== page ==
The always excellent Oliver Burkeman wrote a piece recently about losing weight; this despite the fact he is demonstrably thin. His aim: to zero in on the secrets of success of WeightWatchers which, unfortunately, turns out to be a company with a lot of money staked on keeping its secrets to itself.
Thankfully WeightWatchers’ key insight is so simple as to be unpatentable, and it is this: human beings cannot succeed unless they feel like they have some autonomy. That’s what’s at the heart of the WeightWatchers points system: you’re not told what to eat, but you know how much is too much.
But, crucially, only a very small dollop of that feeling of freedom is required. As Burkeman puts it:
Social psychologists agree on few things so unanimously as that we need this feeling of autonomy in order to thrive. Research, for example, indicates it’s not stress per se so much as stress we can’t control that causes health problems … Yet too often we try to change ourselves, or others, by denying that autonomy (“I’ll stop eating red meat for good!”, “All staff must be at their desks by 8.30am!”), against which, craving a sense of independence, we rebel.
I don’t know about you but I can completely identify with that sense of building rules one minute only to take a strange satisfaction in acting in such a way as to demolish them the next. Too much autonomy, though, would be counter productive: no-one would lose weight if the WeightWatchers points system allowed you freedom to choose with real impunity between a burger and a carrot. But that’s ok because a gentle sense of autonomy – Burkeman uses the example of the ability to choose between working from home and travelling to the office – is sufficient to transform our mood.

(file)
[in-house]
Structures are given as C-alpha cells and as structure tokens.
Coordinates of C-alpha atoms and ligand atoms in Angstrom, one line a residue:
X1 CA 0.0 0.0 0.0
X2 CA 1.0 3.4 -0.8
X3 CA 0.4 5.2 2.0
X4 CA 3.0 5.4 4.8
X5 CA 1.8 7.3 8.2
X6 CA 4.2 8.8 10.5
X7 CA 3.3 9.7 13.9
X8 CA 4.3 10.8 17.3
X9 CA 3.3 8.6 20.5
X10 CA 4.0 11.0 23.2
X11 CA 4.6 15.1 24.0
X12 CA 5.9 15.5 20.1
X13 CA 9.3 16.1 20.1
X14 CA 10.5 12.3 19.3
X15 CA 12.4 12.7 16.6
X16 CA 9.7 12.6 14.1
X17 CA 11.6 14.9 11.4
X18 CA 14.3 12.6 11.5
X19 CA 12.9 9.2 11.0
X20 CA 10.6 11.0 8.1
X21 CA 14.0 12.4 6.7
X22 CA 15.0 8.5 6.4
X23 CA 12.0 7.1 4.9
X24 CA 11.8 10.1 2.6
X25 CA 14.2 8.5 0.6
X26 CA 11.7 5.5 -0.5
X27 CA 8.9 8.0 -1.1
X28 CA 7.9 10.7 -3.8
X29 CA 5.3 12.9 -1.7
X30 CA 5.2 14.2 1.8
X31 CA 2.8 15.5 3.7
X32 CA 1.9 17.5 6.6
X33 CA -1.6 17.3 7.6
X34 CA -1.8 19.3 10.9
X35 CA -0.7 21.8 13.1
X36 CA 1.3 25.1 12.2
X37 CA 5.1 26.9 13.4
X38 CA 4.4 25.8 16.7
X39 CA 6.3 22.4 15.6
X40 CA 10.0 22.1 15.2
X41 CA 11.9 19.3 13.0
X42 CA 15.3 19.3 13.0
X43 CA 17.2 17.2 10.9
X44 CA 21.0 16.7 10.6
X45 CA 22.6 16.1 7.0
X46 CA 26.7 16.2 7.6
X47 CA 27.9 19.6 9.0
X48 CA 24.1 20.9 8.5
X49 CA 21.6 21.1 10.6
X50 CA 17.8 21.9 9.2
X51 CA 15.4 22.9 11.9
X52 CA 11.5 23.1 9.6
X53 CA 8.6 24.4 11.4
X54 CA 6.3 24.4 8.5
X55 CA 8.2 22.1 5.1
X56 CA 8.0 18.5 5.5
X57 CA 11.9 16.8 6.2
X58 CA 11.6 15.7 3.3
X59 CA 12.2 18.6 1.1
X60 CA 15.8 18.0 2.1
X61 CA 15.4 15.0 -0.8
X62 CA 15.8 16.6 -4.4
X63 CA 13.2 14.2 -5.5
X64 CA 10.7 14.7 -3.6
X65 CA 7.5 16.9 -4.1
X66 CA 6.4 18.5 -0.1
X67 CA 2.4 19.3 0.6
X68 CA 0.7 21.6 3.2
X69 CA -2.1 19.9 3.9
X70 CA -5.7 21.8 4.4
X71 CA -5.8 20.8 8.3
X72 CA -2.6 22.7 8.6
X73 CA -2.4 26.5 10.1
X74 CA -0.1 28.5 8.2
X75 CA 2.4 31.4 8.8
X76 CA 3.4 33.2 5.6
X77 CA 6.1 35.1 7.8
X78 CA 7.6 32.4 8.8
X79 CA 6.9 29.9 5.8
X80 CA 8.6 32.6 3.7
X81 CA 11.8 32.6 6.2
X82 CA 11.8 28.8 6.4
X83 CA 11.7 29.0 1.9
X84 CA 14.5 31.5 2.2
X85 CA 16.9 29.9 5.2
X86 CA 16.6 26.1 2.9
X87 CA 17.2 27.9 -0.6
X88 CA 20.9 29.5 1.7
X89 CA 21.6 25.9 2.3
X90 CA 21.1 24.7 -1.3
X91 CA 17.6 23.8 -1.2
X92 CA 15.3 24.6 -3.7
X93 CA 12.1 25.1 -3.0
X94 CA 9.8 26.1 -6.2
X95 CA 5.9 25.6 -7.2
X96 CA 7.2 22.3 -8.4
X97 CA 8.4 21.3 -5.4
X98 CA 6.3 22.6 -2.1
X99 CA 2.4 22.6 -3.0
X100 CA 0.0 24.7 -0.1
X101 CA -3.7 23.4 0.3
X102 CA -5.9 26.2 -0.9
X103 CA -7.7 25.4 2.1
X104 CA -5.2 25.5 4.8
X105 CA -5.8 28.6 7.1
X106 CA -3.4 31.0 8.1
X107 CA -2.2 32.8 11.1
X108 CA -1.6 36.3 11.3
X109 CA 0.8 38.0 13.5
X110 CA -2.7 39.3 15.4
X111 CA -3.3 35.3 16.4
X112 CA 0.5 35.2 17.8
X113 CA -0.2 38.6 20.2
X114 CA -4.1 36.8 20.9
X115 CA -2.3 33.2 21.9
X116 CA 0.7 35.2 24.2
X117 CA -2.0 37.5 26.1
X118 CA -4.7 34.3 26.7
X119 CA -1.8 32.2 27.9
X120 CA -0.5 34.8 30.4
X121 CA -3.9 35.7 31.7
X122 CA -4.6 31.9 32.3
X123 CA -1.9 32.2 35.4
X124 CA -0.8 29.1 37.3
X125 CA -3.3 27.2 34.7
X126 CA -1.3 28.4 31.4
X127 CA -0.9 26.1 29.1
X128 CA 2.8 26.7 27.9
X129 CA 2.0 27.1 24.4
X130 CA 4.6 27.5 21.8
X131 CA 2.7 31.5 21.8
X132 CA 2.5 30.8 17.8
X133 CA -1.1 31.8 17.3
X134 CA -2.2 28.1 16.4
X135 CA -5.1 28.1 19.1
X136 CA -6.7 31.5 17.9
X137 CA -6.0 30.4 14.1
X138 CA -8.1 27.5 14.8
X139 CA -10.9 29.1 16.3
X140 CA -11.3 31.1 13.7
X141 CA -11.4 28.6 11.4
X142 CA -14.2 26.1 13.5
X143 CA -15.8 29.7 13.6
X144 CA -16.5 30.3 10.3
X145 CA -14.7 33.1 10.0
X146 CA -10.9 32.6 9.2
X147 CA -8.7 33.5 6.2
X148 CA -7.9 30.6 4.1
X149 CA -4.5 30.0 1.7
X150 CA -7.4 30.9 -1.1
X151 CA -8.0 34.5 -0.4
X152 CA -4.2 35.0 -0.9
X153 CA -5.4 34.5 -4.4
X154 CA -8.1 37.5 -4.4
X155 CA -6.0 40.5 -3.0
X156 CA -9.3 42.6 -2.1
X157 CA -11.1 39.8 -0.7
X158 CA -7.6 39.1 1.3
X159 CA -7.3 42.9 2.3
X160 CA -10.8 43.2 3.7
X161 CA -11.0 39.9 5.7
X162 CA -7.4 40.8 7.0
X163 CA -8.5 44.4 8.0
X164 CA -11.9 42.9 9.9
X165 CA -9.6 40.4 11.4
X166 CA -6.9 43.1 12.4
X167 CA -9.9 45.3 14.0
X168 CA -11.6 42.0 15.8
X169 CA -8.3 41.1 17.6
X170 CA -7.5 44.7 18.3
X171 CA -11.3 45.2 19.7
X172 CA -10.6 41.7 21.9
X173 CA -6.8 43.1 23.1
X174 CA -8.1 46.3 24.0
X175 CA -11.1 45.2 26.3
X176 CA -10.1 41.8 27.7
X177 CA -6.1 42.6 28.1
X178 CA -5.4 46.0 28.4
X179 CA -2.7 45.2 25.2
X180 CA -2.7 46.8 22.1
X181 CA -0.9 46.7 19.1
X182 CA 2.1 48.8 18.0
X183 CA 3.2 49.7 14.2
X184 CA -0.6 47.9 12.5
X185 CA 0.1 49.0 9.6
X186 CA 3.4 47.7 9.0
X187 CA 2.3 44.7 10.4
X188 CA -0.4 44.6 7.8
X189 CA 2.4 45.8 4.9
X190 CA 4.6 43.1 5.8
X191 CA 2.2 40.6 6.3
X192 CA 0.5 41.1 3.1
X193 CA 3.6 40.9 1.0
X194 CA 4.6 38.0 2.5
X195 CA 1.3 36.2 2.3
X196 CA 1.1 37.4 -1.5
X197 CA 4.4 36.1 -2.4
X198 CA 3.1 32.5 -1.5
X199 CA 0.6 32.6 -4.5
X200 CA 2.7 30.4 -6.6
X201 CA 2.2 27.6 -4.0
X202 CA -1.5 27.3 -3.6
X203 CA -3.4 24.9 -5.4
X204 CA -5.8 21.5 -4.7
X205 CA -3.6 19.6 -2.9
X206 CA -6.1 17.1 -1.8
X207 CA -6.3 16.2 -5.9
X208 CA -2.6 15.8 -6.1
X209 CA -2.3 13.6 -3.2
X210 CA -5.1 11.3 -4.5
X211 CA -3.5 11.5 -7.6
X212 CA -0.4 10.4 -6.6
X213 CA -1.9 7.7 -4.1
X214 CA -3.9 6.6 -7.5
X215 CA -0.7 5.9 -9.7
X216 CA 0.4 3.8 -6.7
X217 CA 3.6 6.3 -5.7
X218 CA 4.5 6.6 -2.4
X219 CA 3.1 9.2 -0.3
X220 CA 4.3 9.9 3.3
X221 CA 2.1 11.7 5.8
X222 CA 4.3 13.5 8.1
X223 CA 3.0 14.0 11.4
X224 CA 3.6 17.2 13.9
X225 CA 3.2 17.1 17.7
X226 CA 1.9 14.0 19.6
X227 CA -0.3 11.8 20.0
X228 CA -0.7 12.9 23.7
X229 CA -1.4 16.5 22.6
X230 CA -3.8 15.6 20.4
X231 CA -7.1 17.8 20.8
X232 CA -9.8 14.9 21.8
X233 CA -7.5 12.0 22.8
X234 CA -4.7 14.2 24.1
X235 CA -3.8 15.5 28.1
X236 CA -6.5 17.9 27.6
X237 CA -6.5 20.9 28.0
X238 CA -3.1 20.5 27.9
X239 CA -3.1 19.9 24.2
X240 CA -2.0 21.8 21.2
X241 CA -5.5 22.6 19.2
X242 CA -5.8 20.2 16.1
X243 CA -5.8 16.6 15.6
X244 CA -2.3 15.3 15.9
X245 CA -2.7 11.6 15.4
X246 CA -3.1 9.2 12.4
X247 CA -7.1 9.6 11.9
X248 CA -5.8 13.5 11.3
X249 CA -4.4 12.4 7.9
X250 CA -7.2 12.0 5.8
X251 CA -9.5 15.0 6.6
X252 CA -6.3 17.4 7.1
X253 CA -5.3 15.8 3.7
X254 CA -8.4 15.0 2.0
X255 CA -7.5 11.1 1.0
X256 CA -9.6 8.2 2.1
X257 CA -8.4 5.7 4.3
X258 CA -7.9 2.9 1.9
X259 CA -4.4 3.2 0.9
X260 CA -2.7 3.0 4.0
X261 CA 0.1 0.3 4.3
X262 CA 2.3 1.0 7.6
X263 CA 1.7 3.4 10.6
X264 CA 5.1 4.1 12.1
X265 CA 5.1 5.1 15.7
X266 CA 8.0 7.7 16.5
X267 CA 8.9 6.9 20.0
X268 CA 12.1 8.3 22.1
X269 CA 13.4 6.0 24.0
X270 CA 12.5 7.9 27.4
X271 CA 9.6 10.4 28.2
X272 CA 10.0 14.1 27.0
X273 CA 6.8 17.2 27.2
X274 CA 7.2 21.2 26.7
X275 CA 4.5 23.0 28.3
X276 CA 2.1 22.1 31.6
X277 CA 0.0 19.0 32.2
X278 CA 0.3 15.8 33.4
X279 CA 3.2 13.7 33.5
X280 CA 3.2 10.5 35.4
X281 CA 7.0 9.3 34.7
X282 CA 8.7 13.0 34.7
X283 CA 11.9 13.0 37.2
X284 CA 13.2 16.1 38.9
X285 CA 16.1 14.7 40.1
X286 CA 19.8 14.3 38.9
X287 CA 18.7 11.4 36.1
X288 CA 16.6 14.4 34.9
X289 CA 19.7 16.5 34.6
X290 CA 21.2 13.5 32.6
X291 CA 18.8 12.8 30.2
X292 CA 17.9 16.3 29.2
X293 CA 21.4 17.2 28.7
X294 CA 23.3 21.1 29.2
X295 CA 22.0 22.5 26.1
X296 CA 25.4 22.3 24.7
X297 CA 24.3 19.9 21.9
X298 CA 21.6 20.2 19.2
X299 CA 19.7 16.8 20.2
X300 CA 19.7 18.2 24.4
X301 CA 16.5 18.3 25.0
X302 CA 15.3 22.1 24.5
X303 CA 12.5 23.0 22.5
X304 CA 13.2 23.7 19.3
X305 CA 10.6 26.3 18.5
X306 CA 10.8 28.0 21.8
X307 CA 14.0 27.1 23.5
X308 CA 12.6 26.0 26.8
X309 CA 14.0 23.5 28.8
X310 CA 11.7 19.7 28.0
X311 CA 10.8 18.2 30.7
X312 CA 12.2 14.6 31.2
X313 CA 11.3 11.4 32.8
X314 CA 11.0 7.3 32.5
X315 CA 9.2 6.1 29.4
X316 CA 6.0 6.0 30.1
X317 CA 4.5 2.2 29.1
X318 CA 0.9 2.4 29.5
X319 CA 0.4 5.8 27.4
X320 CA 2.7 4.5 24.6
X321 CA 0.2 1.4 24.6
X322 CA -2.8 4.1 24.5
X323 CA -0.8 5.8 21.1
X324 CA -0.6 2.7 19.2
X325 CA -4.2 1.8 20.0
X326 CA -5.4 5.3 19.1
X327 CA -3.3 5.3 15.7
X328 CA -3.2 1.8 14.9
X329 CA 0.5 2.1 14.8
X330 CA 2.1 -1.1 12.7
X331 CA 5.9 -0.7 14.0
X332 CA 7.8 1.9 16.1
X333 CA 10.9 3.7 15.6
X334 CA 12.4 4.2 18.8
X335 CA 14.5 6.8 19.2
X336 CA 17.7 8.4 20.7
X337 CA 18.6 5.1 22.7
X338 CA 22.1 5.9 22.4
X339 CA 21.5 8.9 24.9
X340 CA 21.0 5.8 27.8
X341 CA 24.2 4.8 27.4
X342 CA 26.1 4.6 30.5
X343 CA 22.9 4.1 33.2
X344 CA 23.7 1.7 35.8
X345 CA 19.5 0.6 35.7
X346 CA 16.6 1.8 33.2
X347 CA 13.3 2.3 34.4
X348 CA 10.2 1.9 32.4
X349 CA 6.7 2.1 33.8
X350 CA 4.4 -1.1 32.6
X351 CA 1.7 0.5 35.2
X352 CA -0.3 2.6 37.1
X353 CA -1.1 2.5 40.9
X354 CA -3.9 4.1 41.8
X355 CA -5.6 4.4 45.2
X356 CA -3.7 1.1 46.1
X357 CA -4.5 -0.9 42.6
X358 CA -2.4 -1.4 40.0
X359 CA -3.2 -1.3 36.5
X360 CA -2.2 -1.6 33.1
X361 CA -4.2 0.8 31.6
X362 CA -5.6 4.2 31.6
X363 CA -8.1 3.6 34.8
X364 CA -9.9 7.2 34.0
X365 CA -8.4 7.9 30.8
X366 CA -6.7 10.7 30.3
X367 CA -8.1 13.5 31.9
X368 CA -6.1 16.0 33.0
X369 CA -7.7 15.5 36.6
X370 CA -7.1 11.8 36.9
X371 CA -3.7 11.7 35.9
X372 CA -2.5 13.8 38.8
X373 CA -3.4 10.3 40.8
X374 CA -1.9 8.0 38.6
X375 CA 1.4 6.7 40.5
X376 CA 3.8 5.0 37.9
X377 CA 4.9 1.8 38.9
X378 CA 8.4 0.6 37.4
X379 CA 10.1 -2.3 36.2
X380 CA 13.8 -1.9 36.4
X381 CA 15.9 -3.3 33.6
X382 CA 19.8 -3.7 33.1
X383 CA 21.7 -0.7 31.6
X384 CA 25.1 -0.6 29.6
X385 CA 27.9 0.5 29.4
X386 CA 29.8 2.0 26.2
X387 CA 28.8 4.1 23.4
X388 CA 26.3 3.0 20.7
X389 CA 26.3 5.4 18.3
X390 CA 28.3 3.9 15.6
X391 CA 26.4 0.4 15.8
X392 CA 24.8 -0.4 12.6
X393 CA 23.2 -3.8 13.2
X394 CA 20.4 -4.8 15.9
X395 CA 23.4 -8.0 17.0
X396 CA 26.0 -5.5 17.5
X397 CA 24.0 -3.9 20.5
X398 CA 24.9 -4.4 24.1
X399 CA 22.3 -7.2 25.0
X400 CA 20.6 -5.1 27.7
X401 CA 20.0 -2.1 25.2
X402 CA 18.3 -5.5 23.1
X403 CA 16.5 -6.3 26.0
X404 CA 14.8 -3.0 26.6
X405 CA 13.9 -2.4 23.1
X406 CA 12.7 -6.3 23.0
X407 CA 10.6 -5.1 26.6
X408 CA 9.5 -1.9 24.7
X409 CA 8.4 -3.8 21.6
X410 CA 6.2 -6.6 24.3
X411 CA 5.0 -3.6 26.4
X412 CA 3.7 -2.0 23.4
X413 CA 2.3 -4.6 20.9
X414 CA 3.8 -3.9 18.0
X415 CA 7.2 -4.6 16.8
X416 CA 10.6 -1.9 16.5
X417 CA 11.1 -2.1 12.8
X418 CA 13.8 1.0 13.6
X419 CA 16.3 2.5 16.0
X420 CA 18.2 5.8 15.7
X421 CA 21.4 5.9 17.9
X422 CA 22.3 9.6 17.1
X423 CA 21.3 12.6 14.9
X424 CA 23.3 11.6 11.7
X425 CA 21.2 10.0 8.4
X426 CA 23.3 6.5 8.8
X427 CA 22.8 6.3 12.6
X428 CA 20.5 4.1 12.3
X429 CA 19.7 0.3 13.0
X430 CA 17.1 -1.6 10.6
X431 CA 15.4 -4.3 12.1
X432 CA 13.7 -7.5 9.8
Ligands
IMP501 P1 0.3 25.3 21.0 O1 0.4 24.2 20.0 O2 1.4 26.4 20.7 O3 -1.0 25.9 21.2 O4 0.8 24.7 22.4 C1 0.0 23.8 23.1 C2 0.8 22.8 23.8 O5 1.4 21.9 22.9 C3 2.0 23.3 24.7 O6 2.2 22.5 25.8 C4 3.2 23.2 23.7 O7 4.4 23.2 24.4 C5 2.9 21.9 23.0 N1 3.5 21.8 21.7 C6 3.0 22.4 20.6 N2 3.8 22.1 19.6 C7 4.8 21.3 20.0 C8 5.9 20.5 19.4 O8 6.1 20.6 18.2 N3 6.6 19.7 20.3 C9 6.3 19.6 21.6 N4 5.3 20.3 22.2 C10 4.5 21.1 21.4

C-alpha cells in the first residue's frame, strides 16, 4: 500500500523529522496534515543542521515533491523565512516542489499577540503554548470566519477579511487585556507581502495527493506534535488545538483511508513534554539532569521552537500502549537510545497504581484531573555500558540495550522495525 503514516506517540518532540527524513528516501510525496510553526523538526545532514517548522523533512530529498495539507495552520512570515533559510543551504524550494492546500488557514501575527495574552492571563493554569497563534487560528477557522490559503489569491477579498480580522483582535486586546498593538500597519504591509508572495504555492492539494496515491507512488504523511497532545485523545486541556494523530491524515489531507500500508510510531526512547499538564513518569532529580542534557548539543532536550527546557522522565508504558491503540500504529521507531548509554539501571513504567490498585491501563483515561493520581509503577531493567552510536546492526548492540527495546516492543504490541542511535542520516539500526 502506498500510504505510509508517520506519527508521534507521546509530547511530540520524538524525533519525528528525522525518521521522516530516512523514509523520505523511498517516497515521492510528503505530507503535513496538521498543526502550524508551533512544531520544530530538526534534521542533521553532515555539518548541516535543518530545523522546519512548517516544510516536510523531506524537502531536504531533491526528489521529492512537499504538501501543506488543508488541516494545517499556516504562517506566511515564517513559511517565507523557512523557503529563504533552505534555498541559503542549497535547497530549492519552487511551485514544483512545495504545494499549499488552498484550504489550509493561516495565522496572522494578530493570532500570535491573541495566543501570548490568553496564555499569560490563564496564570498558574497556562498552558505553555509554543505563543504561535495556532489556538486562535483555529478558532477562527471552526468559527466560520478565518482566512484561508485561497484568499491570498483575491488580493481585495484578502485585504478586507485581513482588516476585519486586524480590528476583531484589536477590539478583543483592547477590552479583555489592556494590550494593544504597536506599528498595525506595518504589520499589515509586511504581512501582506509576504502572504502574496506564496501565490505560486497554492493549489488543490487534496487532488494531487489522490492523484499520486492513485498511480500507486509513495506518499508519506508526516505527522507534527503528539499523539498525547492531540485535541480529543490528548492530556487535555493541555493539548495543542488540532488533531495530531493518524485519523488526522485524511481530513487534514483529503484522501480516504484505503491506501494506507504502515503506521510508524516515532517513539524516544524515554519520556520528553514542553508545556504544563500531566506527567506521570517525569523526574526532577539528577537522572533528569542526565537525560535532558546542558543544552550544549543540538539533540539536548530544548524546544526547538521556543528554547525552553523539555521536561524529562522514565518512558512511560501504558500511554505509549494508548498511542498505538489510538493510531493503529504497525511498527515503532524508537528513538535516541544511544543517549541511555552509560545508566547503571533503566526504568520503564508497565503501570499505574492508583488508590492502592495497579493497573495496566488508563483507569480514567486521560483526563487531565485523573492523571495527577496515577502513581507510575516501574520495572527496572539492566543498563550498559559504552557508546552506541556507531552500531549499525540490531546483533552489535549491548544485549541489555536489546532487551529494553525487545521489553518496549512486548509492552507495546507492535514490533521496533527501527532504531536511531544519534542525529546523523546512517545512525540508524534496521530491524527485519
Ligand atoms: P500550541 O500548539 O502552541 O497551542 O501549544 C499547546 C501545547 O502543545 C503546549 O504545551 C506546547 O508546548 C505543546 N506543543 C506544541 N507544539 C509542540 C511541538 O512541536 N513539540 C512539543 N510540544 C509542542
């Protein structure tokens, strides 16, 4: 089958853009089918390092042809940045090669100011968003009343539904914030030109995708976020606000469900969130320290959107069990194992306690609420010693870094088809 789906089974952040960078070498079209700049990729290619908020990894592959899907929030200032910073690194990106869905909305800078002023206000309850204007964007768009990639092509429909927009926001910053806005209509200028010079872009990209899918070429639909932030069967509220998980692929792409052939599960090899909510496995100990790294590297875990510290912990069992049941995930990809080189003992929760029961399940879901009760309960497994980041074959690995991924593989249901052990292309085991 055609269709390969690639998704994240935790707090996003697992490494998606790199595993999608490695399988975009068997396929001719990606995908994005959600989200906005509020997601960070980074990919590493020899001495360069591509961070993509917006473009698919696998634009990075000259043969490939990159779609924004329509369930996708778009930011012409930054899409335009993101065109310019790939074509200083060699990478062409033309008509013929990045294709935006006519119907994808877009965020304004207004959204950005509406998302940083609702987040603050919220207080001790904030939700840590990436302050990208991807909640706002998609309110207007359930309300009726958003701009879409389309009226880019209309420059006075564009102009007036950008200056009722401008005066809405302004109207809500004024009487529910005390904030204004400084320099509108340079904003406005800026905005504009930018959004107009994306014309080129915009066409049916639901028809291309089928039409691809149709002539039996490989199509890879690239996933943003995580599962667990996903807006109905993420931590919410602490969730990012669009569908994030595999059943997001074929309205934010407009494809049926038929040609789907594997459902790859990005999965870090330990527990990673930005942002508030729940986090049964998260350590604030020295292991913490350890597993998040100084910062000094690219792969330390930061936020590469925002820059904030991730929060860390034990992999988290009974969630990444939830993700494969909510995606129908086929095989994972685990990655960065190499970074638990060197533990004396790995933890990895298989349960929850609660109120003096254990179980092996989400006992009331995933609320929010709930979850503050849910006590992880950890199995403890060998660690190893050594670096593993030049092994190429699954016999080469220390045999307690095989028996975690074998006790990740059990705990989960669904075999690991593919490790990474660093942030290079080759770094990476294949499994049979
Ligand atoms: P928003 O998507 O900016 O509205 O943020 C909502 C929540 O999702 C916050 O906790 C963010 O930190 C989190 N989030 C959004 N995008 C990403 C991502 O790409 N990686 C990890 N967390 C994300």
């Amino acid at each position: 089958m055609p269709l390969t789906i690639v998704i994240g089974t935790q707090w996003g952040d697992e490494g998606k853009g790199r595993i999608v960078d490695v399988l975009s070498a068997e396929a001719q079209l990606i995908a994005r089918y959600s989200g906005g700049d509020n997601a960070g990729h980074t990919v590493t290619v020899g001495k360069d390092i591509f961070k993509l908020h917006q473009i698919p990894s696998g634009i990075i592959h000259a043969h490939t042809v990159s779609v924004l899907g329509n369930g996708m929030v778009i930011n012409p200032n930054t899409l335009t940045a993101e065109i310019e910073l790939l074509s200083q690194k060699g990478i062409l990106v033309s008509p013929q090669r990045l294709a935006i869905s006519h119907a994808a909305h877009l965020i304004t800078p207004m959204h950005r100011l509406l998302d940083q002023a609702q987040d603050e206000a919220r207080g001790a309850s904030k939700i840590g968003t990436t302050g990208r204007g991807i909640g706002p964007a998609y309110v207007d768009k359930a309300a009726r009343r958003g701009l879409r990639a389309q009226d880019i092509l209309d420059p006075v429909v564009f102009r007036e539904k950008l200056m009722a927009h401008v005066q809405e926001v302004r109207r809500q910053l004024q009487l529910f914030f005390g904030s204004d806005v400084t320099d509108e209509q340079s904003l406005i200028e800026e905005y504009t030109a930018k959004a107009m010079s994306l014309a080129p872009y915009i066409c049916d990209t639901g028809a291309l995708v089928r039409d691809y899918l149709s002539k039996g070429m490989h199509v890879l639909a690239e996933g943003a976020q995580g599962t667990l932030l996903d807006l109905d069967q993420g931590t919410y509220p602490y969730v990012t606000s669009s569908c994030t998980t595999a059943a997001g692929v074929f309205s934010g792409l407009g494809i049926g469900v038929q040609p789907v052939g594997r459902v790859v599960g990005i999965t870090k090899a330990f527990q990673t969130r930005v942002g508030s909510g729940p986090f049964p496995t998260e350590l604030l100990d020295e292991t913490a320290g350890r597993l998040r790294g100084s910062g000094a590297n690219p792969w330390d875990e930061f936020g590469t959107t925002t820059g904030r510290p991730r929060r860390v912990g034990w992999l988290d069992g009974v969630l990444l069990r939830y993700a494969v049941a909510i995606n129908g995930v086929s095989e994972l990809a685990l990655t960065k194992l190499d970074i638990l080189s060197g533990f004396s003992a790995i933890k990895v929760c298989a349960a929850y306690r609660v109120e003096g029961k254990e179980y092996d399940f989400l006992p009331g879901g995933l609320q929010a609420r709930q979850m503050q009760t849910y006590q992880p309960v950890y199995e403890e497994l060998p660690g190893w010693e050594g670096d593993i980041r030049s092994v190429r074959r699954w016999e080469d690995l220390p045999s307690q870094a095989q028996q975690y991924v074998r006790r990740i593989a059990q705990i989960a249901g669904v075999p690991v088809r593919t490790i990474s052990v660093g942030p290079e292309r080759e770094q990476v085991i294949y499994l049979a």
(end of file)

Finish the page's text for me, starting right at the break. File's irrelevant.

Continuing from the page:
And therein lies the rub, the sting in the tale. If our hunger to be the masters of our own destinies can be so easily sated, then surely it can be easily manipulated – by politicians, by people selling us things, by bosses at work. And what’s more, the corollary of being happy with a modest amount of freedom is that too much choice is unsettling, a nuisance, threatening even. Which is why, time and again, we look for a guide, a structure, or a recommendation.
This does have sinister undertones – I blogged about the Facebookization of the web a couple of months ago (‘wherever you go online, you’ll see your friends’ – however many great friends you have, surely the stuff of nightmares).
I wonder what the good and bad examples are of willing choice constraint in the world of public services. Personal budgets that lead to a reduced level of service? The chance to run a staff mutual when there’s no money left in the kitty? The ability to take voluntary redundancy rather than be forced our of your job? Are we being offered a ‘choice’ in order to make us feel better about ourselves when, actually, there’s no freedom at all?